ATLANTA -- It didn't happen quickly. Florida State had too many athletes to be beaten out of the chute quite like that. Rather, No. 1-ranked Alabama kept chipping away until all that was left was the familiar sight of a broken opponent and the inevitable conclusion that a Nick Saban-coached team wasn't going to lose a game of this magnitude to start the season.
It was vintage Saban: defense, special teams, ball control. It was slow, methodical and brutally physical at times. Four of Alabama's linebackers were knocked out of the game with injuries in the second half, but so too was Florida State star quarterback Deondre Francois, who left the field on crutches late in the fourth quarter. The only thing pretty about the game was the final score: a 24-7 win over the No. 3-ranked team in the country.
As Saban said afterward, "It took everything that we had in all facets of the game."
Florida State might have had success limiting Alabama's offense, but it couldn't stop the avalanche from coming for it eventually.
Late in the third quarter, Saban sent Tony Brown on a blitz from his spot at nickelback. Brown sprinted into the backfield untouched, got a free shot on Francois and didn't miss, decleating the redshirt sophomore on third down. Then Damien Harris broke through untouched and blocked the punt, setting up a chip-shot field goal.
Florida State then fumbled the ensuing kickoff, Alabama took over on the 11-yard line, and Harris scampered into the end zone for a touchdown. Then Francois started pressing and threw interceptions on each of the next two drives.
For the 11th season in a row, Saban led Alabama to a season-opening win. And for the 11th time in a row, he beat a former pupil, knocking off his former offensive coordinator, Florida State coach Jimbo Fisher.
It was a statement win for Alabama. Even after a heartbreaking, last-second loss to Clemson in the national championship game, Saban and the Crimson Tide showed that they didn't lose a step during the offseason.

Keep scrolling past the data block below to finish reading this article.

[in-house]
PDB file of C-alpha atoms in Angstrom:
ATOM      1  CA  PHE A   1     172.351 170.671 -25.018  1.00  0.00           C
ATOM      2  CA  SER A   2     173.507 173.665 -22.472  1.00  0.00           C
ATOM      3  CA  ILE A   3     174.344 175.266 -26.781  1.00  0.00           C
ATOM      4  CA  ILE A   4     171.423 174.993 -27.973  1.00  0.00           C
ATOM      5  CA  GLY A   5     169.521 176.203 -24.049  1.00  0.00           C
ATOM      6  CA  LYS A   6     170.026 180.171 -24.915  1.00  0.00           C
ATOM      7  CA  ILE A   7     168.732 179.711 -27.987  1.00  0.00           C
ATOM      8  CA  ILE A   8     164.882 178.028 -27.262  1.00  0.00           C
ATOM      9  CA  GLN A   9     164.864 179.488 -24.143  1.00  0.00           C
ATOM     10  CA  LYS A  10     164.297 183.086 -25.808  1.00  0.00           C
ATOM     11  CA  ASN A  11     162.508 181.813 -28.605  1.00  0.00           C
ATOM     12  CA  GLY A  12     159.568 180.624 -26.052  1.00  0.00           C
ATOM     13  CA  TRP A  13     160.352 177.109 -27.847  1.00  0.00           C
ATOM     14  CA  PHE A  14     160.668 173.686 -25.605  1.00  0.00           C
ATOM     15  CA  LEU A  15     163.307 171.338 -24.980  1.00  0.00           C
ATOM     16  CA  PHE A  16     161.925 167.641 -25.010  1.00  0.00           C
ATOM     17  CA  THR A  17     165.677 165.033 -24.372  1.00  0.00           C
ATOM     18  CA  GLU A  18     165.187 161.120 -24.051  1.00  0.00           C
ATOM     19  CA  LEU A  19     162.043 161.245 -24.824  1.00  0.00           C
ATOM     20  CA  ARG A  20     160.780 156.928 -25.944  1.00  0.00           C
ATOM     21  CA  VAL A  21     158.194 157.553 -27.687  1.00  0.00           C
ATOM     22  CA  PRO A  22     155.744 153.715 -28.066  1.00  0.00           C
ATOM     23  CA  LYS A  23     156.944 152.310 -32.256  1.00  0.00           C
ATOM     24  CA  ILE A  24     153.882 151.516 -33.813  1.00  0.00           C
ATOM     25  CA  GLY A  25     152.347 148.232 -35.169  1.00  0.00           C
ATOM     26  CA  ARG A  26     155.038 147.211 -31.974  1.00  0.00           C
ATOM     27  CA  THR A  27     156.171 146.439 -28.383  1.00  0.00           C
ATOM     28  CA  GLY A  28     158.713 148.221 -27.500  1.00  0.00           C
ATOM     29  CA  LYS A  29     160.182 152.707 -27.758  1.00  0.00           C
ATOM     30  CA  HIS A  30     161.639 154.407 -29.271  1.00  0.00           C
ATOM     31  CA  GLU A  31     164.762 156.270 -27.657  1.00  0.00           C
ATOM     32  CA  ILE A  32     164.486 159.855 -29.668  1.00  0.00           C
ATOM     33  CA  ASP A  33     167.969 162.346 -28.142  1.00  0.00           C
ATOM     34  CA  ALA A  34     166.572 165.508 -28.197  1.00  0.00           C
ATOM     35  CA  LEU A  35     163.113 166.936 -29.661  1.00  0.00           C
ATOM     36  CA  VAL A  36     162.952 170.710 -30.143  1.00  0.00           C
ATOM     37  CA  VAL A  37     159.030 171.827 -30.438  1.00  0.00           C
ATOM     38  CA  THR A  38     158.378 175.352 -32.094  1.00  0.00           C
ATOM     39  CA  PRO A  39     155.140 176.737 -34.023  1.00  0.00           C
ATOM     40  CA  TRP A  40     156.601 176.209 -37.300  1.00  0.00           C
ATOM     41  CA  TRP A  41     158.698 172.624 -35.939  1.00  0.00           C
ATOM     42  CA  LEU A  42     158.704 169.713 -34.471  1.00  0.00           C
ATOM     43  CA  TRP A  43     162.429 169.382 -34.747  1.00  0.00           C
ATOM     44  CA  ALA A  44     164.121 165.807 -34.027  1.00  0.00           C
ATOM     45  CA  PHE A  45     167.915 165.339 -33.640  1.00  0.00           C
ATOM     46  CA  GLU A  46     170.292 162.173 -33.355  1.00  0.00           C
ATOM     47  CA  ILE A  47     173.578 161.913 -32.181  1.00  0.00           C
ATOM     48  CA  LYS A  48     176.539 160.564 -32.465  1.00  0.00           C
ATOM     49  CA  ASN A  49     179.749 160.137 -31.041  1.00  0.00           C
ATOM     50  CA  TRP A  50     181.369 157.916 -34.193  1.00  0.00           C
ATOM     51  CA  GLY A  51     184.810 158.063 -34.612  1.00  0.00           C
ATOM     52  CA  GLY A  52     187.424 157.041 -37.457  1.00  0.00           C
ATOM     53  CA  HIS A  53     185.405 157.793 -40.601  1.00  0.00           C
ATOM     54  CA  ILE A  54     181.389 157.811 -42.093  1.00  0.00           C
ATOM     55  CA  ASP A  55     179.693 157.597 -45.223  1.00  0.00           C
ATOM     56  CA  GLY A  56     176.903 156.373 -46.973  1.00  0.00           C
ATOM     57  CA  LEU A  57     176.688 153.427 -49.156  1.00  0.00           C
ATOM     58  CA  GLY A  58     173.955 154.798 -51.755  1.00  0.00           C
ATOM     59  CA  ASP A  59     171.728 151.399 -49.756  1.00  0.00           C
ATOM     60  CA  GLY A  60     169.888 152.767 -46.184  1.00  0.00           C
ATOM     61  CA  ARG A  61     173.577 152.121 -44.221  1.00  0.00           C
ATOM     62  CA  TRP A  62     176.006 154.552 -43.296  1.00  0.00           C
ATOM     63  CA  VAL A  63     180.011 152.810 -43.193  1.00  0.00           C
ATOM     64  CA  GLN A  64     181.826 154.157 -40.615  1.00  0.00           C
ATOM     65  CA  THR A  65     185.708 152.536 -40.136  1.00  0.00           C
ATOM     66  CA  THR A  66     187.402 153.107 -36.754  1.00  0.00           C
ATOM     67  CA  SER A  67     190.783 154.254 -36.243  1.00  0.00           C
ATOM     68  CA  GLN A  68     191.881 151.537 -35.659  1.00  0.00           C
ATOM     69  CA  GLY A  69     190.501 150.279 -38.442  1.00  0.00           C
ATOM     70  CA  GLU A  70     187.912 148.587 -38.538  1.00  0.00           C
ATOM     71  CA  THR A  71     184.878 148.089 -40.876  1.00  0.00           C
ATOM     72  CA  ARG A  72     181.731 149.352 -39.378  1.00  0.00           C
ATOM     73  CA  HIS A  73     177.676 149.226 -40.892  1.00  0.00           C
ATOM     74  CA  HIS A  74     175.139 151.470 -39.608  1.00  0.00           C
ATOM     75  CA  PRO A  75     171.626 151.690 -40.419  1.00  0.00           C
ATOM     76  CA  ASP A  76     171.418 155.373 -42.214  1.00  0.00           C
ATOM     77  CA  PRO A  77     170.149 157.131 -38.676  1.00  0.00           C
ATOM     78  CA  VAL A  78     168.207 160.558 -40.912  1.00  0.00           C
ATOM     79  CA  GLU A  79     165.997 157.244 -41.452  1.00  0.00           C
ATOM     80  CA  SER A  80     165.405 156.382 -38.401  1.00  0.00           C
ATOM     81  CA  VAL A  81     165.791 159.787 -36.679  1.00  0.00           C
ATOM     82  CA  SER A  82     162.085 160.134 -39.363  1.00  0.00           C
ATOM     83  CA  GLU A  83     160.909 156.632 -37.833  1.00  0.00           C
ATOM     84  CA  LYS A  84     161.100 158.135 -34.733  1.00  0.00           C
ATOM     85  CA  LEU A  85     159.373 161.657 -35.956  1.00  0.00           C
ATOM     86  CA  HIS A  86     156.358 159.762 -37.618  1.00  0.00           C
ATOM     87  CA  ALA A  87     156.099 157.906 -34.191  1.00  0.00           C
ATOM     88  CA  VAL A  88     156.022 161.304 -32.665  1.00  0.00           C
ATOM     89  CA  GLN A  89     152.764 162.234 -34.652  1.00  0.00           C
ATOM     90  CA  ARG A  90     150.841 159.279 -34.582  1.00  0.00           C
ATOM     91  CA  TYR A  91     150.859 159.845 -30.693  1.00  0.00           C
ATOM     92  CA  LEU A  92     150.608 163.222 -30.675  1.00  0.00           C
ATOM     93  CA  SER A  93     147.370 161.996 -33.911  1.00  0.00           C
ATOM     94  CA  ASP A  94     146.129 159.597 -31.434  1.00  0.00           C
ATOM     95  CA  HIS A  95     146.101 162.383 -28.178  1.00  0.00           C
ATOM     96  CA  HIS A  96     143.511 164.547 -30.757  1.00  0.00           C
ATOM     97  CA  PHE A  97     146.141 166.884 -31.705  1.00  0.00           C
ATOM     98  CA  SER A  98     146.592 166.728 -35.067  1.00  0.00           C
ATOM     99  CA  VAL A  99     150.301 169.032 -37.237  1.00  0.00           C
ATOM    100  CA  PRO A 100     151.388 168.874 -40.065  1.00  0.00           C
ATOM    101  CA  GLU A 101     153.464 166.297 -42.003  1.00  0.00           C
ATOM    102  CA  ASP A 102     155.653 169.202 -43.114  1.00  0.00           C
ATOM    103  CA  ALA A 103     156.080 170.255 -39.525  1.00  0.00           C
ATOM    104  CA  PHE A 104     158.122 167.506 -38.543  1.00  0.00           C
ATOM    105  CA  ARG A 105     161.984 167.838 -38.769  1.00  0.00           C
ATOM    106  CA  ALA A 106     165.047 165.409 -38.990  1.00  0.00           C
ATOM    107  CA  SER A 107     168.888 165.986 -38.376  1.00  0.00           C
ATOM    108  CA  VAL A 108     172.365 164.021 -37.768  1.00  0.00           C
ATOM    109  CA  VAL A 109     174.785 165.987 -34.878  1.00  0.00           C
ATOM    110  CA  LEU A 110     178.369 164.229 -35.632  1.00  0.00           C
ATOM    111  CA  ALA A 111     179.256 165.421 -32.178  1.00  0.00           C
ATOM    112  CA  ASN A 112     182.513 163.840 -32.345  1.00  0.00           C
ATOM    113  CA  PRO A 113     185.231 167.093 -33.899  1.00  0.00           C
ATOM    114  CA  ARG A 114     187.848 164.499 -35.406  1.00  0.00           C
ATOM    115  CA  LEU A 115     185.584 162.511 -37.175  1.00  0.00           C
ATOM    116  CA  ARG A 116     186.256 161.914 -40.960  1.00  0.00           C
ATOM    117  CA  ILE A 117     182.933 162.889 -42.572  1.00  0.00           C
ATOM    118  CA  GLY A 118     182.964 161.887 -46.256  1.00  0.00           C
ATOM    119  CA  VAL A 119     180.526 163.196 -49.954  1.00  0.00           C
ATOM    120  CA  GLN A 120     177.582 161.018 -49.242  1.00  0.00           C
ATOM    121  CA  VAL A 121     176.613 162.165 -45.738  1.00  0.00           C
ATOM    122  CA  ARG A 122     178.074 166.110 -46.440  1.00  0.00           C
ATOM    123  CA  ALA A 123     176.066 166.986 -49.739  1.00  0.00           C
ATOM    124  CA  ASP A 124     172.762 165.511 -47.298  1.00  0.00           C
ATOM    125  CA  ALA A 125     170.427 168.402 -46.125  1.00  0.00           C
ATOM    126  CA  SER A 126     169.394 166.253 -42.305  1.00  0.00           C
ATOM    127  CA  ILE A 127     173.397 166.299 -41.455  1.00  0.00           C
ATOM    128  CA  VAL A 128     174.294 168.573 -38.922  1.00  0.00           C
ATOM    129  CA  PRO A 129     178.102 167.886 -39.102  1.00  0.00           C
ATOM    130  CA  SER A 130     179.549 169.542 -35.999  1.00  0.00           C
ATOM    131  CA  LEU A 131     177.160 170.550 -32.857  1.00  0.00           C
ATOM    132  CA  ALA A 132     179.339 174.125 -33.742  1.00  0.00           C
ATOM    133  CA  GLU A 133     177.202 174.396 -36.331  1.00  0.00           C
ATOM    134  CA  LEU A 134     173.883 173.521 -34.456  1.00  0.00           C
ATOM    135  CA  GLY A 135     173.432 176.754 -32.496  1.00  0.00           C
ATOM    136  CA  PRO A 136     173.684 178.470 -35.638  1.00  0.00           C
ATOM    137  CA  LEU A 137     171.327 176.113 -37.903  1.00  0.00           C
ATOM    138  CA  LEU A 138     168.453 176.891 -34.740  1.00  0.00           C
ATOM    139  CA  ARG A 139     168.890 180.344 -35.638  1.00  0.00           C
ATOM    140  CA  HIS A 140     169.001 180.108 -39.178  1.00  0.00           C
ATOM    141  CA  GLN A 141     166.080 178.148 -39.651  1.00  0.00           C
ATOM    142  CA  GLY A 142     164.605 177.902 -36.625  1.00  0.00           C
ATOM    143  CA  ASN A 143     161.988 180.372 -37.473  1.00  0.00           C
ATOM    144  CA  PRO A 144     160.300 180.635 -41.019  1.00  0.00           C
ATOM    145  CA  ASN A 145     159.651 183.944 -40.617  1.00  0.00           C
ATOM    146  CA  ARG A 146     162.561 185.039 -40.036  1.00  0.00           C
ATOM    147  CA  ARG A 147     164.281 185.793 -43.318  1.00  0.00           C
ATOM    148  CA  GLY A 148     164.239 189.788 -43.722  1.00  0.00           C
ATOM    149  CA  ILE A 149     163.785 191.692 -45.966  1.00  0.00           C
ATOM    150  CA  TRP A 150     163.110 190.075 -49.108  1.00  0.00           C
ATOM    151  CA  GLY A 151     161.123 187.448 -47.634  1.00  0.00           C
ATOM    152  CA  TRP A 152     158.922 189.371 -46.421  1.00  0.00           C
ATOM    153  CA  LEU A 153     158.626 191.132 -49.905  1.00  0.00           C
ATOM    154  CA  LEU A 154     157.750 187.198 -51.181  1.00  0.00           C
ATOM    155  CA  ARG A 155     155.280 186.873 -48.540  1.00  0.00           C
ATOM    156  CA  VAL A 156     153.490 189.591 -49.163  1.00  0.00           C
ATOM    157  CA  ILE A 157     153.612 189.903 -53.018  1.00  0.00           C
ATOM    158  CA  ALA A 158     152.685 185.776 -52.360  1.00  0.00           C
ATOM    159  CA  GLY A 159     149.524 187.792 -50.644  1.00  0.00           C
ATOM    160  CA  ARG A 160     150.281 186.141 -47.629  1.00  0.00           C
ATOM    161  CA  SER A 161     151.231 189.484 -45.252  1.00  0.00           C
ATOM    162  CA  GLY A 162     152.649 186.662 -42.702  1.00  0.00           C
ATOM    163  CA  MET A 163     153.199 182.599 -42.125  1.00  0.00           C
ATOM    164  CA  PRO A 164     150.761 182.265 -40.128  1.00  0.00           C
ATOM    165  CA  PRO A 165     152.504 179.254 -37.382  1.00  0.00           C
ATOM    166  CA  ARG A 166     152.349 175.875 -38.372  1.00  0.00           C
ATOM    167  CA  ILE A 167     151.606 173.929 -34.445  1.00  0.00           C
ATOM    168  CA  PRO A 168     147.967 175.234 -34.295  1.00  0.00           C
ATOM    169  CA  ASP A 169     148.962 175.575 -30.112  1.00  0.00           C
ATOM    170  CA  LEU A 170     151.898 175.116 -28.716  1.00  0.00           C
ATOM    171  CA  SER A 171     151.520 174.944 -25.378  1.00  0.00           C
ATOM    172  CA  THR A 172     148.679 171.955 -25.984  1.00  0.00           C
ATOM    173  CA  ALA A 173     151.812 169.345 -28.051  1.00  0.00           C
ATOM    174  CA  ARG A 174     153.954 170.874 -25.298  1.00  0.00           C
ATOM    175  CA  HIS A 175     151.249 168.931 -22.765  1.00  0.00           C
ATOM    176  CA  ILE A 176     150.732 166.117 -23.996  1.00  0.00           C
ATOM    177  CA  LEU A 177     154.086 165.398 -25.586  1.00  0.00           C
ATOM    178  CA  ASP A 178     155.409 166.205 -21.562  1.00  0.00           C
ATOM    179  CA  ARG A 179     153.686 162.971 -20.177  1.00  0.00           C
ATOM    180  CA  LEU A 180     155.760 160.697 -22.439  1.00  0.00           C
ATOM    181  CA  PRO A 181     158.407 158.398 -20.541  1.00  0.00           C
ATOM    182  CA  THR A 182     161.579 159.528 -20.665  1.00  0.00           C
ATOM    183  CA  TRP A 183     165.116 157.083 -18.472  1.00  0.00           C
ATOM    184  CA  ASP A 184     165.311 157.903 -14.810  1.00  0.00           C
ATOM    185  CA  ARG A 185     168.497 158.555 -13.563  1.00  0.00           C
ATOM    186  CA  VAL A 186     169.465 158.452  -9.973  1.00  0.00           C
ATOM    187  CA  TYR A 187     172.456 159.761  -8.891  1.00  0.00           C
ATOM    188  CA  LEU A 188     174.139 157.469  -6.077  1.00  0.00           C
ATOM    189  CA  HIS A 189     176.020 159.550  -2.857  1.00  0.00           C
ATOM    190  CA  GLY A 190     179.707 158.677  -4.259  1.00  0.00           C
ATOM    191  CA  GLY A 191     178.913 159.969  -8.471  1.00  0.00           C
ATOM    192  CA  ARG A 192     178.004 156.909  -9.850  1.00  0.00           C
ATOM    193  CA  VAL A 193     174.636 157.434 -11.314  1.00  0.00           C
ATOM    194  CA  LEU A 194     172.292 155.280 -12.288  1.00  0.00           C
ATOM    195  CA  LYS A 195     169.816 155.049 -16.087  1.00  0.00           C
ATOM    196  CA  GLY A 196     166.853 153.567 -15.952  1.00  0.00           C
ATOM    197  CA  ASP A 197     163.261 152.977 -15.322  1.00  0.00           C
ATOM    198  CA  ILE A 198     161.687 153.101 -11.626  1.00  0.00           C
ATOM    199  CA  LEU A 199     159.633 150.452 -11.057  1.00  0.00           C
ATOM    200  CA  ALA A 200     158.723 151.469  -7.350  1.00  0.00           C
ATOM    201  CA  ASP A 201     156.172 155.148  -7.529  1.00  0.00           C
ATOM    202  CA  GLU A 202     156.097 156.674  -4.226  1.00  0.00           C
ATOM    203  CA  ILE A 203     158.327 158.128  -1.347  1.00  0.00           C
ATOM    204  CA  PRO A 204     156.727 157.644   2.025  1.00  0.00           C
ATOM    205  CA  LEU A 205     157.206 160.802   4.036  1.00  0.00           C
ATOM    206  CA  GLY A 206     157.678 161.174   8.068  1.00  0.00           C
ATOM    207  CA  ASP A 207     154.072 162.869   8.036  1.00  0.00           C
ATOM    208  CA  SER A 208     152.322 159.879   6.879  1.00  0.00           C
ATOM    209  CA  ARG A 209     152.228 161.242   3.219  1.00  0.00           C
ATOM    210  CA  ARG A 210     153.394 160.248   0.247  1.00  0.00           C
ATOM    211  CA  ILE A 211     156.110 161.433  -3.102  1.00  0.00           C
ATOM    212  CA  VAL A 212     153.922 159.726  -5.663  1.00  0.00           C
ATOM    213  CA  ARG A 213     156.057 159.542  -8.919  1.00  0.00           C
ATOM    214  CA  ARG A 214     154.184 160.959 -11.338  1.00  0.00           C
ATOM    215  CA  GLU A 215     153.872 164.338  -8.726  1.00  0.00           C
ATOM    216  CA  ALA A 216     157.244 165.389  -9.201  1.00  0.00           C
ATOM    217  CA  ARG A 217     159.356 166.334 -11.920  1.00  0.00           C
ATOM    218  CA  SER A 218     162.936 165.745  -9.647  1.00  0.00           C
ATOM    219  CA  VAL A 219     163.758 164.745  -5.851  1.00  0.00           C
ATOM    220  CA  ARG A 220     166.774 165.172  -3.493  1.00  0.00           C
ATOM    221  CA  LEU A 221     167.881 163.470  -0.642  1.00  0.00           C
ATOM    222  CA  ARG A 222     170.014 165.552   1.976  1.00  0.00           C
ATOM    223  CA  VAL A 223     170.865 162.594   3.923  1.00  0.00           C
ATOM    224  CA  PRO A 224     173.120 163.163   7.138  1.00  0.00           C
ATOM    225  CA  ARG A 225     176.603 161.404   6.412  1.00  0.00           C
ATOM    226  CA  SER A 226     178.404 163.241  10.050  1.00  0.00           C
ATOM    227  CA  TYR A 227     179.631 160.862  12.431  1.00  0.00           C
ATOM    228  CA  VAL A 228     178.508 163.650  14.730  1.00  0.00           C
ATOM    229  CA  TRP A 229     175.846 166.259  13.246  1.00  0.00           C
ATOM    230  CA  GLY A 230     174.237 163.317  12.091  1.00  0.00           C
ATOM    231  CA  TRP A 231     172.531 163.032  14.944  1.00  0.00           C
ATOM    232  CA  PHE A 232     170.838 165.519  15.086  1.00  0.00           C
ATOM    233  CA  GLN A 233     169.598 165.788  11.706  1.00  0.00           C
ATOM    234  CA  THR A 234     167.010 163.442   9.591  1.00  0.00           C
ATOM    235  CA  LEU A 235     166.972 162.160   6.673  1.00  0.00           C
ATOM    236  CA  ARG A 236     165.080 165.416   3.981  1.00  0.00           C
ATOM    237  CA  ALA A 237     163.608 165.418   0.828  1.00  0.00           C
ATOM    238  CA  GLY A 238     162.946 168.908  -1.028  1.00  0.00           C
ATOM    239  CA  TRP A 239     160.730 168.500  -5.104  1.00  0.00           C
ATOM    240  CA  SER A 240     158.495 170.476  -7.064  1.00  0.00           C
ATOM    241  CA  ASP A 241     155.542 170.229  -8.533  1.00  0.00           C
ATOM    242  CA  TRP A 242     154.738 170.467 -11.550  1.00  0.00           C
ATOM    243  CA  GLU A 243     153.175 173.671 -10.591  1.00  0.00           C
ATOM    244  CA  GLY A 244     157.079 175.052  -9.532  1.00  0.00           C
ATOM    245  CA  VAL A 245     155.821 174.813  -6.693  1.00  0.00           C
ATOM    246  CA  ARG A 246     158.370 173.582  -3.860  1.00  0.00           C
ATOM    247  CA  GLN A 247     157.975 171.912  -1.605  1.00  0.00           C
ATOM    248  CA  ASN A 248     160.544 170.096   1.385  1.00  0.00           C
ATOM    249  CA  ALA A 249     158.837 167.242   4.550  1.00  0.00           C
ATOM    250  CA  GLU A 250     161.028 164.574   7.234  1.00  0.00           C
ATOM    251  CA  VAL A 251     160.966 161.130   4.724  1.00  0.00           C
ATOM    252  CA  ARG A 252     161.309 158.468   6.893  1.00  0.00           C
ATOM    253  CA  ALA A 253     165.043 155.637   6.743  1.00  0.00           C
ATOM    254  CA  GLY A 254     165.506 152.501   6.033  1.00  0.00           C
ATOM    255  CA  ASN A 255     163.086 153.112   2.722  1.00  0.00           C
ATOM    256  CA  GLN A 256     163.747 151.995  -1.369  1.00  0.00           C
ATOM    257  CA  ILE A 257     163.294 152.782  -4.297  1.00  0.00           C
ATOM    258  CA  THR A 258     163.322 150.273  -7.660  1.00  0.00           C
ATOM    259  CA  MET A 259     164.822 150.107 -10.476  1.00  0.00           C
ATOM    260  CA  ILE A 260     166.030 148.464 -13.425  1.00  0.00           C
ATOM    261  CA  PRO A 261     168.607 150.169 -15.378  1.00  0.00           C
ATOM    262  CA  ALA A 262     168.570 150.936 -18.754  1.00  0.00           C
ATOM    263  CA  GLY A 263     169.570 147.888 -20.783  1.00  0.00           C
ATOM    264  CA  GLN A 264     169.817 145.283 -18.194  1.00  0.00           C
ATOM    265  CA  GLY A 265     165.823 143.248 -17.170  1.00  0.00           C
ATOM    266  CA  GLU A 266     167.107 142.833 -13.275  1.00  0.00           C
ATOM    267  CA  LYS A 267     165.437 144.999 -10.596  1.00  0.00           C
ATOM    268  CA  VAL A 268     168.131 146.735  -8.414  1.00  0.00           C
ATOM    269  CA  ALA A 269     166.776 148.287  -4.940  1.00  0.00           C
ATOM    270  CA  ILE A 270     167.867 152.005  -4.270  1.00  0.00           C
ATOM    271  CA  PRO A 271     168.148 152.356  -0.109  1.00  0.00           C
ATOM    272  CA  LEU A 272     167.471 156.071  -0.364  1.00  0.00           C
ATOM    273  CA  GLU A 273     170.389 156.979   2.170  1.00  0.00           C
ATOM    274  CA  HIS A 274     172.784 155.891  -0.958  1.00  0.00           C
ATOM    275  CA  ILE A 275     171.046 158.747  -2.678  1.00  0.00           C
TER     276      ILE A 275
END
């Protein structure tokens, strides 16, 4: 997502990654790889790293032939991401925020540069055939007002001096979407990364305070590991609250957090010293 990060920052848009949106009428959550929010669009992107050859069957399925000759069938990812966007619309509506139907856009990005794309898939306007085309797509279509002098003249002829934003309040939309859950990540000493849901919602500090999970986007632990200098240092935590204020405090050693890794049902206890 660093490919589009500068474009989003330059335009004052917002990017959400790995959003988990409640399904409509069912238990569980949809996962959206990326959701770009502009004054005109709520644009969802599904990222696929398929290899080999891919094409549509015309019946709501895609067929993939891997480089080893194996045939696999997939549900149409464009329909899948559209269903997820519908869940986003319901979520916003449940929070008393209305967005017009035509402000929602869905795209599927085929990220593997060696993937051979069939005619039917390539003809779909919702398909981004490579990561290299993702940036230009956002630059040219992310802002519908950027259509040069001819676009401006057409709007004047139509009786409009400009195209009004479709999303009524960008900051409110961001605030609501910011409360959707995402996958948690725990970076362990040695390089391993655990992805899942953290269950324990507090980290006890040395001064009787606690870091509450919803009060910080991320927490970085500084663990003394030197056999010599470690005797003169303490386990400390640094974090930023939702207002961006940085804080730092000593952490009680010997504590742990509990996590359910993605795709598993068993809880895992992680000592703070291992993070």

"They deserved to win the football game," Fisher said. "They made the plays. They got the momentum changed in the second half."
In the end, Florida State managed only 40 yards rushing. Alabama, on the other hand, netted 173 yards on the ground.
But, as Saban explained, "It's one game."
Never mind the convincing win on a national stage. Saban focused on the missed opportunities to start the season, particularly the poor execution on offense, which converted just three of 16 third-down attempts and managed fewer than 300 total yards.
Sure, the blocked punt was nice, Saban said, but he noted that Dylan Moses "should have scooped it and scored instead of falling on it."
"Sometimes freshmen are freshmen," he said.
Alabama will develop, and so too will Florida State.
If the season opener in Atlanta was a tale of two halves, then don't discount the first half the Seminoles put together, which led to a three-point game at intermission. Their team speed, especially on defense, gave Alabama fits at times. When Francois had a clean pocket, he showed good touch with the football, and freshman tailback Cam Akers showed real promise.
Alabama might have run away with the final score, but in terms of sheer talent, the game was much closer than that.
"They'll have a great year,” Fisher said of Alabama. "We just need to rebound, get back and fix the things that we did wrong. I still think we have a good football team."
If Fisher can guide his team through the ACC undefeated, a spot in the College Football Playoff isn't out of the question.
Who knows? Maybe we’ll get a rematch down the road.
The goal for both teams remains the same: the national championship game back here in Atlanta on Jan. 8.